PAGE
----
When we receive Holy Communion – the Body and the Blood, the Soul and the Divinity of our Lord and Savior, Jesus Christ – we are connected with Him and He with us.

And we are also connected with those around us here and throughout the world who are receiving the same Body and Blood of Jesus Christ in the Eucharist.

Today we also celebrate our family relationships of fatherhood on this Father’s Day weekend.

An eighty-year-old man remarked that the proudest moments of his life were when he held each of his children right after they were born.

Fatherhood is a life-changing experience, and those of you who are fathers, think about when you held your children for the first time.  And then you looked at your baby’s mother who had carried that child in her womb for nine months.  Now for the first time you see your child’s face.  A great mystery is right there in your arms.

Mothers and fathers are very proud of their children.  But in humility they also know that it was not just the two of them that gave their baby life.  God is the Author of Life, and they cooperated with God in the giving of that life.

And so being a father is really accepting from God the vocation of fatherhood and faithfully following the calling that God has in mind for us.

If we look to the secular media for the meaning of fatherhood, very often the things that we see are no help at all.

We used to have television shows like Father Knows Best.  But now we have things like Married with Children, and a host of others.  Fathers used to be portrayed as being kind and compassionate and wise.  In today’s situation comedies, fathers are often portrayed as idiots, burping their way through life and being put down by sharp-tongued wives and smart-mouthed kids.  The theme is not “Father Knows Best,” but “Dumb Dad Knows Nothing.”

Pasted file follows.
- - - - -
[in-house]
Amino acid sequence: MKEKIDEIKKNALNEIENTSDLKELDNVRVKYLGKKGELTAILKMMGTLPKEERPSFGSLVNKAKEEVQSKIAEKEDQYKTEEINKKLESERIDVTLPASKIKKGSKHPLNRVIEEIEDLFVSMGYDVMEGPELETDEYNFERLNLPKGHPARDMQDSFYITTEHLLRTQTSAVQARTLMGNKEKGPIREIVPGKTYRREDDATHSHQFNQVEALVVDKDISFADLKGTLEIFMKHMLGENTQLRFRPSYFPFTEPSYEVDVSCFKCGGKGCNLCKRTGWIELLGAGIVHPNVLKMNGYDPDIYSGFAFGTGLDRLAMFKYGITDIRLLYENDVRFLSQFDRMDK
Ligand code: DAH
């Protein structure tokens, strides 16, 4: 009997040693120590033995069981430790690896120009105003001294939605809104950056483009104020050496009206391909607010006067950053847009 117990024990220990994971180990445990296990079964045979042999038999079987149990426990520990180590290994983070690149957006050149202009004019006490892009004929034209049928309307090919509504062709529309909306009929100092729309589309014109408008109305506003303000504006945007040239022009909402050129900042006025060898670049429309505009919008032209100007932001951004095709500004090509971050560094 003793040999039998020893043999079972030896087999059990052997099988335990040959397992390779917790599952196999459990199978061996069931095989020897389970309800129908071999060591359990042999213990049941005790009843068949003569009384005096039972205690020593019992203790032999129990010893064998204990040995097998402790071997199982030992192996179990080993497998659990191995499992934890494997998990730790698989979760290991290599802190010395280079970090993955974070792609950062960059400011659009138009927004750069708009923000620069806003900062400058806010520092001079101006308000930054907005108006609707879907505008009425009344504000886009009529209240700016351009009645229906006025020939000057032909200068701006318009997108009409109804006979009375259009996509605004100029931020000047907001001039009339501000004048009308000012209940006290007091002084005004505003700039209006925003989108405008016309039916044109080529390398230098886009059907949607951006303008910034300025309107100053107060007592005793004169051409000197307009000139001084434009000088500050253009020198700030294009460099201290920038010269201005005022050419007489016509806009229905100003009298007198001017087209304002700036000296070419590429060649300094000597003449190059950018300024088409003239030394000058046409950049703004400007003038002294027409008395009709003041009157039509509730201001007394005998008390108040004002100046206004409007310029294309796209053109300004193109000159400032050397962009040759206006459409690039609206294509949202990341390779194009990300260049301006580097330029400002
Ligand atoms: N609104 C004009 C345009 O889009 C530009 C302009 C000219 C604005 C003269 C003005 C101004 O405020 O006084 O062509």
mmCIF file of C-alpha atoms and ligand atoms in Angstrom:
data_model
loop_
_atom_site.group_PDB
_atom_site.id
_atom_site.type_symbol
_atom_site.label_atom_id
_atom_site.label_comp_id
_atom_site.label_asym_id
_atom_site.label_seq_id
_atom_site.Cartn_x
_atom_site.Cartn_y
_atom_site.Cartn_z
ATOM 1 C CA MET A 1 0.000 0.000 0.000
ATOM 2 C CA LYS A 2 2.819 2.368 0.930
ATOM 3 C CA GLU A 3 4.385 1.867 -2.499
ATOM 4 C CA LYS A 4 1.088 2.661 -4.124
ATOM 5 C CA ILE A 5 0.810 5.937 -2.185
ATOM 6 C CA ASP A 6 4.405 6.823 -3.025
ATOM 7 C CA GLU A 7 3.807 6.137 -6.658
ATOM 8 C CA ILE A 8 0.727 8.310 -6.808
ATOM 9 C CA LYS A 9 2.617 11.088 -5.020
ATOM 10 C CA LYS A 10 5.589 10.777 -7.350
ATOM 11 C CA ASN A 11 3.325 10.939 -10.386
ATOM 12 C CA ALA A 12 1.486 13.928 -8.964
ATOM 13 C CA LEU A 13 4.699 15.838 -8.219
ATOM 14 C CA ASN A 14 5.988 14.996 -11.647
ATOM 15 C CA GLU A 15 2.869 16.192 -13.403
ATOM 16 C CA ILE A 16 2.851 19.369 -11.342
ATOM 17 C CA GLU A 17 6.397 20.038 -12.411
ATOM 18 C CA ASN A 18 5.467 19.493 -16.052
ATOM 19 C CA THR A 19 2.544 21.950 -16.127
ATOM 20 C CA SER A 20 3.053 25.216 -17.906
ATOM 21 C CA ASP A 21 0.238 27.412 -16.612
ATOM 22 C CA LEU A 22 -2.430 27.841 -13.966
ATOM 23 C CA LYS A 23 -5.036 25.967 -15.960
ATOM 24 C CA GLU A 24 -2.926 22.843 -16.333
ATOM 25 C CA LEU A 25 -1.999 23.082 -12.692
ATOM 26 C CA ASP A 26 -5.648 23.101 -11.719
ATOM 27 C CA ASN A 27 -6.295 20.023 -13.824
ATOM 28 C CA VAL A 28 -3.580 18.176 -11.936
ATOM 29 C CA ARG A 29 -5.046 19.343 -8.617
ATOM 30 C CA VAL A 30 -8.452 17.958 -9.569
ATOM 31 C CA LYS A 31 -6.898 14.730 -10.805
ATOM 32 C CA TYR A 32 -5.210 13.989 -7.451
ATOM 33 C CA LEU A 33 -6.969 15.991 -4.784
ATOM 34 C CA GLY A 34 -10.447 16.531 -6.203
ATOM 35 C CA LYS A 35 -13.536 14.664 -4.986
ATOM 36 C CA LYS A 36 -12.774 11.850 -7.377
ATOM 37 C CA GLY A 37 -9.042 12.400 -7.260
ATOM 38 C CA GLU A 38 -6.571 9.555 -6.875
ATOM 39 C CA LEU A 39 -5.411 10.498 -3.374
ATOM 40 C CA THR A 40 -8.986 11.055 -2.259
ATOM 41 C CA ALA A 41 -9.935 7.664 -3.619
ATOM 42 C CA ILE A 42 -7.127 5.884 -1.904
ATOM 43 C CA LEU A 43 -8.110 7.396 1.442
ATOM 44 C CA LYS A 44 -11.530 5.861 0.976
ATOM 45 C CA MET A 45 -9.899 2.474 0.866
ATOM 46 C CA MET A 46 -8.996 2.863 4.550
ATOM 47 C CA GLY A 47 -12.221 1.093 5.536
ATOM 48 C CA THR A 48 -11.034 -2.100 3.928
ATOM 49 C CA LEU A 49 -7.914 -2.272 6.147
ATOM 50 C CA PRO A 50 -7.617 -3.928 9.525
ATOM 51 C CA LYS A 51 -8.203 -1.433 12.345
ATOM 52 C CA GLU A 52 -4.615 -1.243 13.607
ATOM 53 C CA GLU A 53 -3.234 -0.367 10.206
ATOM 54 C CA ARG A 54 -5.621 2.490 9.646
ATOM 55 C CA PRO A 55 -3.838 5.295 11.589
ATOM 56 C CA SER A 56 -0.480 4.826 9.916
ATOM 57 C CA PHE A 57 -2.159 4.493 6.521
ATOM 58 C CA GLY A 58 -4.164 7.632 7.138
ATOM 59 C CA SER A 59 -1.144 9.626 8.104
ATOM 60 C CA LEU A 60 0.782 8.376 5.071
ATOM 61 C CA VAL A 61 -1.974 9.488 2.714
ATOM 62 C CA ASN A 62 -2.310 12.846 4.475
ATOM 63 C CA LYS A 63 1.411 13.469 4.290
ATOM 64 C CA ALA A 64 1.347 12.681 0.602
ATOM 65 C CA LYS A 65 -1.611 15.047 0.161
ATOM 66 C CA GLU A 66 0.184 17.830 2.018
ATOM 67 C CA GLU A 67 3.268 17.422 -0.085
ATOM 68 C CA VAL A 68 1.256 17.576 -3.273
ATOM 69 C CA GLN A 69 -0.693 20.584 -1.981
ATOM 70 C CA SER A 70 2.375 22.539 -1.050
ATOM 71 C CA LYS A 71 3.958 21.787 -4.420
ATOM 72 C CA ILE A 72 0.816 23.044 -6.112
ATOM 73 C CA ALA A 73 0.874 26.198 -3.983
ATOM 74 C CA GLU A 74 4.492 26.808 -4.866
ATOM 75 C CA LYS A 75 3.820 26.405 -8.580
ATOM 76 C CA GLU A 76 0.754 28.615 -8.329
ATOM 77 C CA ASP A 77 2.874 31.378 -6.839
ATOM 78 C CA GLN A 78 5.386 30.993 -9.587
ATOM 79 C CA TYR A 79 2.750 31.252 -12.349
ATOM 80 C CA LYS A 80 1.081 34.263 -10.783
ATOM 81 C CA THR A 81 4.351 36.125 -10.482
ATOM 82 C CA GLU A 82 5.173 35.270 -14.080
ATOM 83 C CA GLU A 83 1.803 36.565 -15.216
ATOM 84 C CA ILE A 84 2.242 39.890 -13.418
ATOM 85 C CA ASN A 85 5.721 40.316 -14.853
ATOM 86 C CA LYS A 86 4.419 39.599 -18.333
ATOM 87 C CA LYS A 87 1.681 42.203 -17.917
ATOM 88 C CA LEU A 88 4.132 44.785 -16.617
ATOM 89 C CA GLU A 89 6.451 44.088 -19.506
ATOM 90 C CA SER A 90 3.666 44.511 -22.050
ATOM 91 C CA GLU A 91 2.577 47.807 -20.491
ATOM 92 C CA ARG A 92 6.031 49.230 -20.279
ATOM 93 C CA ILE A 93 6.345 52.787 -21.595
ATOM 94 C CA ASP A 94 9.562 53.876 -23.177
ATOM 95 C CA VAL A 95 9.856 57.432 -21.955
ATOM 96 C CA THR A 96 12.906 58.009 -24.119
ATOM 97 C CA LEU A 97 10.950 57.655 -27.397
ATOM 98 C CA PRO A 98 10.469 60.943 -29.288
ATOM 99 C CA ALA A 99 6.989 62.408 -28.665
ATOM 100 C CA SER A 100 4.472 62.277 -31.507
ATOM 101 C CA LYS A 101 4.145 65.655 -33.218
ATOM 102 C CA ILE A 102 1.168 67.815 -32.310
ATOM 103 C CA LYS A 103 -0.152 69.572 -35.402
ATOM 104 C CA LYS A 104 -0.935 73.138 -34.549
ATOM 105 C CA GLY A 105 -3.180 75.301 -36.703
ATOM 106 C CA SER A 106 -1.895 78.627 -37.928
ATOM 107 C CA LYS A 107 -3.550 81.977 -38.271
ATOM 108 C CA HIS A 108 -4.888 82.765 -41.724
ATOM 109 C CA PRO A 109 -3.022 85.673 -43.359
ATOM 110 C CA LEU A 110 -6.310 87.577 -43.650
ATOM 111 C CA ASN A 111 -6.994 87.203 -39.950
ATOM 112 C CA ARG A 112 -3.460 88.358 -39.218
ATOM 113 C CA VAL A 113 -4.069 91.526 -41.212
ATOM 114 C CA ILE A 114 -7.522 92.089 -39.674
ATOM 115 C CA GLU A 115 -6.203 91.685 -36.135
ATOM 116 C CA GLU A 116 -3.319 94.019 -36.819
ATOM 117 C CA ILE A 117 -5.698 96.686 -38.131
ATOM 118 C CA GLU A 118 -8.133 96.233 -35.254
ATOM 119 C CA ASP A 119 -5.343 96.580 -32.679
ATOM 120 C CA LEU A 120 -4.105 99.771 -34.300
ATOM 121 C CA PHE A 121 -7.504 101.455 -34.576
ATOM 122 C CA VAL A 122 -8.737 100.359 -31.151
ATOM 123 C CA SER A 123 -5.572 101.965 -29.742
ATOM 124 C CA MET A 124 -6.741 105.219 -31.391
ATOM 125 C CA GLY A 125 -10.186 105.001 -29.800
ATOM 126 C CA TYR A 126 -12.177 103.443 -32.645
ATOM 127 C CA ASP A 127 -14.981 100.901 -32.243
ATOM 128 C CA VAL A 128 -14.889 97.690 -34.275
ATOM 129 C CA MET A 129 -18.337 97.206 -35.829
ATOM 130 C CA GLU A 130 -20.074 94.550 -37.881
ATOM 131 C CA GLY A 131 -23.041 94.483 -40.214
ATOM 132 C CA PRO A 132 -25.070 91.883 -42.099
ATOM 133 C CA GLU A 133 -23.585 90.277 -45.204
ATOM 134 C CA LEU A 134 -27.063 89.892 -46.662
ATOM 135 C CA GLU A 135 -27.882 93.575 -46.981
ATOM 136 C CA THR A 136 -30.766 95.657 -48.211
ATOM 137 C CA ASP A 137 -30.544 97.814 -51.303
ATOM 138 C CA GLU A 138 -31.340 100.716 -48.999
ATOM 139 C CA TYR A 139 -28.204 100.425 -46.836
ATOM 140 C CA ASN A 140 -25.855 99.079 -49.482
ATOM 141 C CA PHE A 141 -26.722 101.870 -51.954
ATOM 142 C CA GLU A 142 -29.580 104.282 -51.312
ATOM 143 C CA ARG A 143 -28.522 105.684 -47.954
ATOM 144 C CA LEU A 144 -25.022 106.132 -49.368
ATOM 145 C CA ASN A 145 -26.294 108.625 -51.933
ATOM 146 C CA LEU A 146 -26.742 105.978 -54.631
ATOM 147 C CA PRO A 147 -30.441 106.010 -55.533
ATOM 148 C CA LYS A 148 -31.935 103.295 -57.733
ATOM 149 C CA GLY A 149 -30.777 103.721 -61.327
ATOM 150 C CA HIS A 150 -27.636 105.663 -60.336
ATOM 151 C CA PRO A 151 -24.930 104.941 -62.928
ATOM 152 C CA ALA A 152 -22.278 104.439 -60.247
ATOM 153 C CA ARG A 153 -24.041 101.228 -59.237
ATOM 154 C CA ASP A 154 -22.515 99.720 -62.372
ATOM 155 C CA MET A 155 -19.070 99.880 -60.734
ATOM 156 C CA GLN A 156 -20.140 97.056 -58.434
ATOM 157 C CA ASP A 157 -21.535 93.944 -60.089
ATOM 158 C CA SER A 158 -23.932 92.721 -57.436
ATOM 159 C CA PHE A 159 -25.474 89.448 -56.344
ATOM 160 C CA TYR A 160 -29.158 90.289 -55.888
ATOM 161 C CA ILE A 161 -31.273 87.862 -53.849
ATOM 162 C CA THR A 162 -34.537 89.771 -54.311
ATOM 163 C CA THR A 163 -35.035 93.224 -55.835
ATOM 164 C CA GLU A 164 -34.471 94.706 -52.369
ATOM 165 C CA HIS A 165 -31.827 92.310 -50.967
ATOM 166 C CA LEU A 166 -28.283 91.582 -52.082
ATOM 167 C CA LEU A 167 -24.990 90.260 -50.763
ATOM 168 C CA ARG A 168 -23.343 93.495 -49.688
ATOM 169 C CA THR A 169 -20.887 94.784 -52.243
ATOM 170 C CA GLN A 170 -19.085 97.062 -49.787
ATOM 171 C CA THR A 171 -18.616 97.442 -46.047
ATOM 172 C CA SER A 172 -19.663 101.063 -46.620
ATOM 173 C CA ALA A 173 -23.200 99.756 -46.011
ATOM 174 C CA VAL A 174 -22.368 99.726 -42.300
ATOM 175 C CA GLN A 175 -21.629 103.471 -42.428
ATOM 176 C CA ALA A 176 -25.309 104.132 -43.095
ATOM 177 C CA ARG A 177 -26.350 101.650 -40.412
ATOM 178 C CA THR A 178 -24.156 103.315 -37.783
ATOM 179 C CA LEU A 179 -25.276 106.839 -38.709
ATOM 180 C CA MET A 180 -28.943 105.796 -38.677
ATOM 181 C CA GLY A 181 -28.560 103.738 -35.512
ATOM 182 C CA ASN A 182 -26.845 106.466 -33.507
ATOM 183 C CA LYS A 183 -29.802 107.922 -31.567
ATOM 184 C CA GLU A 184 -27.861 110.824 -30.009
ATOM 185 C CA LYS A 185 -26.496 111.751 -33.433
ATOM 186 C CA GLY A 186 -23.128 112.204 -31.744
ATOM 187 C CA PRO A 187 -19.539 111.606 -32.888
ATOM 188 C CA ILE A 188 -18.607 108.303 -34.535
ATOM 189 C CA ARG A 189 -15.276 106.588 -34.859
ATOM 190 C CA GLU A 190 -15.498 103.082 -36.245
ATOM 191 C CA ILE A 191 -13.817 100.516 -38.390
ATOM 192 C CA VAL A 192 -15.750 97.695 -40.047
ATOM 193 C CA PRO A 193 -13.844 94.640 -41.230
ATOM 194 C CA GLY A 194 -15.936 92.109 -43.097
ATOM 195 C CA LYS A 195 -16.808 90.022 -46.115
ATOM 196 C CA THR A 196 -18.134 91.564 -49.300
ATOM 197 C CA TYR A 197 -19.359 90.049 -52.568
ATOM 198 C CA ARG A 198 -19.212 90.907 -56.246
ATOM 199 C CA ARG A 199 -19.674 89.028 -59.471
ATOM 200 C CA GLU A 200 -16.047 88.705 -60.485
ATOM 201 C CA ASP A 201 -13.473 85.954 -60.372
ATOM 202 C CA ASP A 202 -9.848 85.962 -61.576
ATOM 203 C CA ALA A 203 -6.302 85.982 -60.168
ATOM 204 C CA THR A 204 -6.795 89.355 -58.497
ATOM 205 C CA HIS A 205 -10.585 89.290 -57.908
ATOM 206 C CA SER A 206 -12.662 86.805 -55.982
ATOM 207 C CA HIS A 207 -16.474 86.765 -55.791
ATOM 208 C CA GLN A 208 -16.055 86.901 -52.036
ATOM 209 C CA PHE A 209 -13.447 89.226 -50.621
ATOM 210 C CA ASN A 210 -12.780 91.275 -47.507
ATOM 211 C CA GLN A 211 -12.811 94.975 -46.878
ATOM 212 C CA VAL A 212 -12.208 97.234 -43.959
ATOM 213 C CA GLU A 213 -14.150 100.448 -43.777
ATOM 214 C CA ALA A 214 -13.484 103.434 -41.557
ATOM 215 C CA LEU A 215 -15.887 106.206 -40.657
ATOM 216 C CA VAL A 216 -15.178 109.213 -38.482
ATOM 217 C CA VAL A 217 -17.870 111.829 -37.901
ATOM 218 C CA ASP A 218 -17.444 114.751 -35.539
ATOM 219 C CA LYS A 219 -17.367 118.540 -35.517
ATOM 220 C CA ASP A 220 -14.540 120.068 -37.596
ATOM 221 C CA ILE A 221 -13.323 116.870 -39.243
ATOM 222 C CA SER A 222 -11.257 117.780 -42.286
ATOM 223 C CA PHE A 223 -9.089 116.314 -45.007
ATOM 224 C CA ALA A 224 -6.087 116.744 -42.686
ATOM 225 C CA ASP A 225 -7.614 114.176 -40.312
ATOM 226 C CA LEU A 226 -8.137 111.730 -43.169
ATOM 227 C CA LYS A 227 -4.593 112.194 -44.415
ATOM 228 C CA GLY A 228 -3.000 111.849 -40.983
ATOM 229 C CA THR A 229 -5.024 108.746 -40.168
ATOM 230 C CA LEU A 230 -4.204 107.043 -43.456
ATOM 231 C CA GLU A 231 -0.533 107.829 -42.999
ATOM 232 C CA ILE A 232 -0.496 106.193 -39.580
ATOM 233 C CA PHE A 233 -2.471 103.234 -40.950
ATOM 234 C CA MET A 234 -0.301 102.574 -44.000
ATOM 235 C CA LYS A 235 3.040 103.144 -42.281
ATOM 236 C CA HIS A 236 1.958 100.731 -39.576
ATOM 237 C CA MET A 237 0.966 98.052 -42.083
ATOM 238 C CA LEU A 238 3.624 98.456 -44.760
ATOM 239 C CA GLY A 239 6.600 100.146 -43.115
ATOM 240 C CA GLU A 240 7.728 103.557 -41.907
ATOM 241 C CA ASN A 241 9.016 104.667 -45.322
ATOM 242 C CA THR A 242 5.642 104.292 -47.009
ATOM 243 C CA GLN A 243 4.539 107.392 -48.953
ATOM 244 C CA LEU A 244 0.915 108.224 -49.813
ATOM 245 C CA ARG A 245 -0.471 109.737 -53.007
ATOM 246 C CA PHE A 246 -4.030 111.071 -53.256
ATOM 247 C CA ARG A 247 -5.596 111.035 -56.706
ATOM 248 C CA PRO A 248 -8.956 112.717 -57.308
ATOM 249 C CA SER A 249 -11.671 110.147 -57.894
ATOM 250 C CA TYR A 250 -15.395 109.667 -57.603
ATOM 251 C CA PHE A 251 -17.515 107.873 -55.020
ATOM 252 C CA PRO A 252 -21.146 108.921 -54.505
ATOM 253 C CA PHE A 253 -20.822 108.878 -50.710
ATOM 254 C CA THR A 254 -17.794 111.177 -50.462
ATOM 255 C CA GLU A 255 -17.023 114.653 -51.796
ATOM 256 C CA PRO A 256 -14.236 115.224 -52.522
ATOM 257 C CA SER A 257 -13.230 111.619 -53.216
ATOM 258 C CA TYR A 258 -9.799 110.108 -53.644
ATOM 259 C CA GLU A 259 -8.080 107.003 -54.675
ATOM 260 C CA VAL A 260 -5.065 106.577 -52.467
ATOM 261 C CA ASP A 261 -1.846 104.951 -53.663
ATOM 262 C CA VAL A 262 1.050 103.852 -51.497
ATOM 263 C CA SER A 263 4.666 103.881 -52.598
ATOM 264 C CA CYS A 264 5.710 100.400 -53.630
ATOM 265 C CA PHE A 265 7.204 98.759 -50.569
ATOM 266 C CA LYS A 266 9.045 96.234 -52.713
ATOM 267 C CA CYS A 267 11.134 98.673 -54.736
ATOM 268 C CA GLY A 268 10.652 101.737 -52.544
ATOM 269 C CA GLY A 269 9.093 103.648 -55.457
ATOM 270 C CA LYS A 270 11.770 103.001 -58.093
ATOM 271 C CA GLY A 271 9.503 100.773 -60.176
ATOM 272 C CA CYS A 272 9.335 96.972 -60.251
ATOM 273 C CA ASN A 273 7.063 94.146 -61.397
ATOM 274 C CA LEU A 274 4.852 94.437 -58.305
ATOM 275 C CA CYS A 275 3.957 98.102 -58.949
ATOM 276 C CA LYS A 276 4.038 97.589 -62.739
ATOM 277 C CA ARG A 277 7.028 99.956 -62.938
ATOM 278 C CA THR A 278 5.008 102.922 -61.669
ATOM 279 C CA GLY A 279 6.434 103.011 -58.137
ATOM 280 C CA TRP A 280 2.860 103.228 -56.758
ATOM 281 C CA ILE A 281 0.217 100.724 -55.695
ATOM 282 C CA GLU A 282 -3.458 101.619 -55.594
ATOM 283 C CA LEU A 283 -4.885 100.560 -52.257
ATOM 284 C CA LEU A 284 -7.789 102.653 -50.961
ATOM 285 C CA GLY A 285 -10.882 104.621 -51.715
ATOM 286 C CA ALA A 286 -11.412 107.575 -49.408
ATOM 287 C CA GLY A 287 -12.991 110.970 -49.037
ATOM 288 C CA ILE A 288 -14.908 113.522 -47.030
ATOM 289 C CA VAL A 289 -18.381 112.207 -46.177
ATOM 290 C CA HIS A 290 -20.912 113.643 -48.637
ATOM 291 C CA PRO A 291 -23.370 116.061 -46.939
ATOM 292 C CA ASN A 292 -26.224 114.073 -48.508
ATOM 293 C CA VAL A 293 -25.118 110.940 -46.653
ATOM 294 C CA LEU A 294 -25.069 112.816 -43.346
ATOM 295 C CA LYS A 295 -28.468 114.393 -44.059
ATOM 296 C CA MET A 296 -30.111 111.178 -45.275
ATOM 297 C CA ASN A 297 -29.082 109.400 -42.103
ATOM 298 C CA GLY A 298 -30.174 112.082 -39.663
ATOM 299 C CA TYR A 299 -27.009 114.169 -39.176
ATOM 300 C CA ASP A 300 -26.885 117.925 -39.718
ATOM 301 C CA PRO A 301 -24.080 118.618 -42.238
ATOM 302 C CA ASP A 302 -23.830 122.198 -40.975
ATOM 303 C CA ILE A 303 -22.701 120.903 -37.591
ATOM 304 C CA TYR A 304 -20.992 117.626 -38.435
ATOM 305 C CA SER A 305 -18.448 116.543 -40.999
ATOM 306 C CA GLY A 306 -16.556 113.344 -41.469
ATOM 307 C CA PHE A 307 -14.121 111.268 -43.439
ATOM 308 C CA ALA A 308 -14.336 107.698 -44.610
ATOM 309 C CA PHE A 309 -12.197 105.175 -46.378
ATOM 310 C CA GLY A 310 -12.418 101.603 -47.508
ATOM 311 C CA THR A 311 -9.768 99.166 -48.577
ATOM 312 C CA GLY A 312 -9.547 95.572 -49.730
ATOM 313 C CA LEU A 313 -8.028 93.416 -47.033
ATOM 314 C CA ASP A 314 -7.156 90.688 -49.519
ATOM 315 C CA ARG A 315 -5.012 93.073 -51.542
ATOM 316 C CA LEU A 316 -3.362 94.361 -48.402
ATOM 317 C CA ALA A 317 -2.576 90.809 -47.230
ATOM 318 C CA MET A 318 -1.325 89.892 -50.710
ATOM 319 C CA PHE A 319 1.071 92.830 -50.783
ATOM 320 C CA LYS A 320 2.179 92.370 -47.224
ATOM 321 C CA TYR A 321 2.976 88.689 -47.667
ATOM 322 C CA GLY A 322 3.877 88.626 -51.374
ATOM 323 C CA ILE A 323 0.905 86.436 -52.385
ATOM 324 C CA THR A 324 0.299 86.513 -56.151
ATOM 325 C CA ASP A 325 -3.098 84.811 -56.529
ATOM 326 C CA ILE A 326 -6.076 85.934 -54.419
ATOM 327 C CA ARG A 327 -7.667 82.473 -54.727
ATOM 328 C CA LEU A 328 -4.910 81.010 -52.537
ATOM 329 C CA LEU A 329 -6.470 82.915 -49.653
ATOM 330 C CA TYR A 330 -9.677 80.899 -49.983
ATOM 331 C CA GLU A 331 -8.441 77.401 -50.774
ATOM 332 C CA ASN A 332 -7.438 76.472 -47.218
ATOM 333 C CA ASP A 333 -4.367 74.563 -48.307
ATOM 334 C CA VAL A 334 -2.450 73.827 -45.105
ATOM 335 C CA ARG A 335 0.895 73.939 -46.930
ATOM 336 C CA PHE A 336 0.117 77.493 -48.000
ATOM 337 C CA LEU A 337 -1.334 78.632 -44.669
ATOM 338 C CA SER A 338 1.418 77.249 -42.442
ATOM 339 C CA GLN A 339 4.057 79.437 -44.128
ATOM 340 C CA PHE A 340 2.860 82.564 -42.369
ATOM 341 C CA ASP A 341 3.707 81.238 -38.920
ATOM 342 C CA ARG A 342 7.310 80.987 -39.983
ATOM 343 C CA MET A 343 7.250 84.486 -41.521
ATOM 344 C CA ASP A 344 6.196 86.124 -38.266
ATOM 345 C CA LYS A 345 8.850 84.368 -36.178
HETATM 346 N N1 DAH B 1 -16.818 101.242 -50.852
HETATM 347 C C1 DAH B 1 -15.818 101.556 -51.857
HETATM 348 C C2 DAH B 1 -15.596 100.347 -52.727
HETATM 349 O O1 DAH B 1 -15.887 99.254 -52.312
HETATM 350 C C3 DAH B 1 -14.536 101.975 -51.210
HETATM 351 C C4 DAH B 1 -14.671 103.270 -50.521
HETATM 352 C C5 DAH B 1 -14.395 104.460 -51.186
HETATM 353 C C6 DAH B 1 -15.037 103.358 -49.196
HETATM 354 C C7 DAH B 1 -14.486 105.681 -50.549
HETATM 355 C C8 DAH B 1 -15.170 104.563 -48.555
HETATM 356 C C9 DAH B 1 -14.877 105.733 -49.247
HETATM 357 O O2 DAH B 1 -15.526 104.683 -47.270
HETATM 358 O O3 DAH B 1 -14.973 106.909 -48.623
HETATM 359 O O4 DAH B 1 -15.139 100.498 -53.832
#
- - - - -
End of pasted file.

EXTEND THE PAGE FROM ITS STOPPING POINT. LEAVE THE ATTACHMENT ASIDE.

But rather than spending a lot of time lamenting this fact, it is better that we strive to become even better husbands and fathers, following the vocation, the calling, that God has in mind for us.

And how to do that today?  I am going to suggest two ideas.  And if you are already doing them I want to affirm you and support you.

The first is this:  remember that moment when you first held your newborn child.  Remember that moment often, and renew the commitments that you made that day to your child.  Lift up your children to the Lord, support them emotionally, and do this in ways that are appropriate to their age and the relationship that you have with them.  But always remember that first moment and renew those commitments regularly.

And the second is:  bring God to your family and live connected with Him.  Do this by beginning with yourself:  being faithful to Sunday Mass every week, celebrating the Sacrament of Penance (Confession) regularly, responding to God by cultivating a personal prayer life.  And then pray with your children, or if they are no longer in your home, pray for your children.  Bring God to your family and live connected with Him.

Men sometimes find it difficult to pray because they find it hard to ask for help.  But let me assure you that it is a very masculine and wise thing to do:  to ask the Lord to help you.

So on this Father’s Day, we remember that fatherhood is a God-given calling, a graced vocation.  And today is a new day to live it, nourished and strengthened by Jesus, the Son of God, who comes to us in His gift of the Eucharist so that He may live in us and we may live in Him.

Happy Father’s Day.  And Happy Feast of the Most Holy Body and Blood of Christ.